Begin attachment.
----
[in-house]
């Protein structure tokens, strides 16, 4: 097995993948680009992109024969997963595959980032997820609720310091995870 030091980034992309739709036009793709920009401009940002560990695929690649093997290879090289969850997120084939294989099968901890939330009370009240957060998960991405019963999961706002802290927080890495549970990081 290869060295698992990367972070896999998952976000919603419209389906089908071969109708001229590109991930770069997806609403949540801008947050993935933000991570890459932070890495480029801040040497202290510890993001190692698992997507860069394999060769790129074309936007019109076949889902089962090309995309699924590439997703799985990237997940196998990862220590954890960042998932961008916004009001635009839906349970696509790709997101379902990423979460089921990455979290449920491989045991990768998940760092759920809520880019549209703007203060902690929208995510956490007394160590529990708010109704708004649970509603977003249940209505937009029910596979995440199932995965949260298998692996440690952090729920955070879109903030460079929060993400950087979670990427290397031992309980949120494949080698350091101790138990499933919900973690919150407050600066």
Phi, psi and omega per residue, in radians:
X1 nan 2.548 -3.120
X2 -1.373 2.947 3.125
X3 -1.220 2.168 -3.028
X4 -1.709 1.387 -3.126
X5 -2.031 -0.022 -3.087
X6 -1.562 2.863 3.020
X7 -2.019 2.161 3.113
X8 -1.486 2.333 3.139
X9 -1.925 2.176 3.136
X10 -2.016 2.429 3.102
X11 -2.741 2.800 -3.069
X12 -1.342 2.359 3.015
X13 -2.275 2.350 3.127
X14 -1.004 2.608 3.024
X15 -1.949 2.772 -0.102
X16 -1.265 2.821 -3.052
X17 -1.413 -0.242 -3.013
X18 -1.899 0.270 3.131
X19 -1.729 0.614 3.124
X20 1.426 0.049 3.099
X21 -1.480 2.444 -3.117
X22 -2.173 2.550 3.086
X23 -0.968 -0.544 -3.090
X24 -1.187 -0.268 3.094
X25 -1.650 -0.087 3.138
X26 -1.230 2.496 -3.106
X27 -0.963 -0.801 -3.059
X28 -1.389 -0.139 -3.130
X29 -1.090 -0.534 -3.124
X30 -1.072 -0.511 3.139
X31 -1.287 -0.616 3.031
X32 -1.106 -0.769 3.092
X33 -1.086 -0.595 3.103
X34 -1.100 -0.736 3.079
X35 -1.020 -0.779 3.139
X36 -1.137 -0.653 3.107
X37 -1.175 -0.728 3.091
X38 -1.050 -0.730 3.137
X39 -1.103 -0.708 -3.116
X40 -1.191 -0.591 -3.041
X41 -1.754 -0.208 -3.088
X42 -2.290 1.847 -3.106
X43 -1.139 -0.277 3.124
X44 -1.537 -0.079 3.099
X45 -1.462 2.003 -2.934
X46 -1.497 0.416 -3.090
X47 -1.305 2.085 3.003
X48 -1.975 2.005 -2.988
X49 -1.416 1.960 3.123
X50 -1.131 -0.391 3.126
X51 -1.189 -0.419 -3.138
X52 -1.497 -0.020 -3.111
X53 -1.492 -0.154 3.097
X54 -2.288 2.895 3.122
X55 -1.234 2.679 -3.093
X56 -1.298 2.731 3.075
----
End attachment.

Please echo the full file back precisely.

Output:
[in-house]
């Protein structure tokens, strides 16, 4: 097995993948680009992109024969997963595959980032997820609720310091995870 030091980034992309739709036009793709920009401009940002560990695929690649093997290879090289969850997120084939294989099968901890939330009370009240957060998960991405019963999961706002802290927080890495549970990081 290869060295698992990367972070896999998952976000919603419209389906089908071969109708001229590109991930770069997806609403949540801008947050993935933000991570890459932070890495480029801040040497202290510890993001190692698992997507860069394999060769790129074309936007019109076949889902089962090309995309699924590439997703799985990237997940196998990862220590954890960042998932961008916004009001635009839906349970696509790709997101379902990423979460089921990455979290449920491989045991990768998940760092759920809520880019549209703007203060902690929208995510956490007394160590529990708010109704708004649970509603977003249940209505937009029910596979995440199932995965949260298998692996440690952090729920955070879109903030460079929060993400950087979670990427290397031992309980949120494949080698350091101790138990499933919900973690919150407050600066």
Phi, psi and omega per residue, in radians:
X1 nan 2.548 -3.120
X2 -1.373 2.947 3.125
X3 -1.220 2.168 -3.028
X4 -1.709 1.387 -3.126
X5 -2.031 -0.022 -3.087
X6 -1.562 2.863 3.020
X7 -2.019 2.161 3.113
X8 -1.486 2.333 3.139
X9 -1.925 2.176 3.136
X10 -2.016 2.429 3.102
X11 -2.741 2.800 -3.069
X12 -1.342 2.359 3.015
X13 -2.275 2.350 3.127
X14 -1.004 2.608 3.024
X15 -1.949 2.772 -0.102
X16 -1.265 2.821 -3.052
X17 -1.413 -0.242 -3.013
X18 -1.899 0.270 3.131
X19 -1.729 0.614 3.124
X20 1.426 0.049 3.099
X21 -1.480 2.444 -3.117
X22 -2.173 2.550 3.086
X23 -0.968 -0.544 -3.090
X24 -1.187 -0.268 3.094
X25 -1.650 -0.087 3.138
X26 -1.230 2.496 -3.106
X27 -0.963 -0.801 -3.059
X28 -1.389 -0.139 -3.130
X29 -1.090 -0.534 -3.124
X30 -1.072 -0.511 3.139
X31 -1.287 -0.616 3.031
X32 -1.106 -0.769 3.092
X33 -1.086 -0.595 3.103
X34 -1.100 -0.736 3.079
X35 -1.020 -0.779 3.139
X36 -1.137 -0.653 3.107
X37 -1.175 -0.728 3.091
X38 -1.050 -0.730 3.137
X39 -1.103 -0.708 -3.116
X40 -1.191 -0.591 -3.041
X41 -1.754 -0.208 -3.088
X42 -2.290 1.847 -3.106
X43 -1.139 -0.277 3.124
X44 -1.537 -0.079 3.099
X45 -1.462 2.003 -2.934
X46 -1.497 0.416 -3.090
X47 -1.305 2.085 3.003
X48 -1.975 2.005 -2.988
X49 -1.416 1.960 3.123
X50 -1.131 -0.391 3.126
X51 -1.189 -0.419 -3.138
X52 -1.497 -0.020 -3.111
X53 -1.492 -0.154 3.097
X54 -2.288 2.895 3.122
X55 -1.234 2.679 -3.093
X56 -1.298 2.731 3.075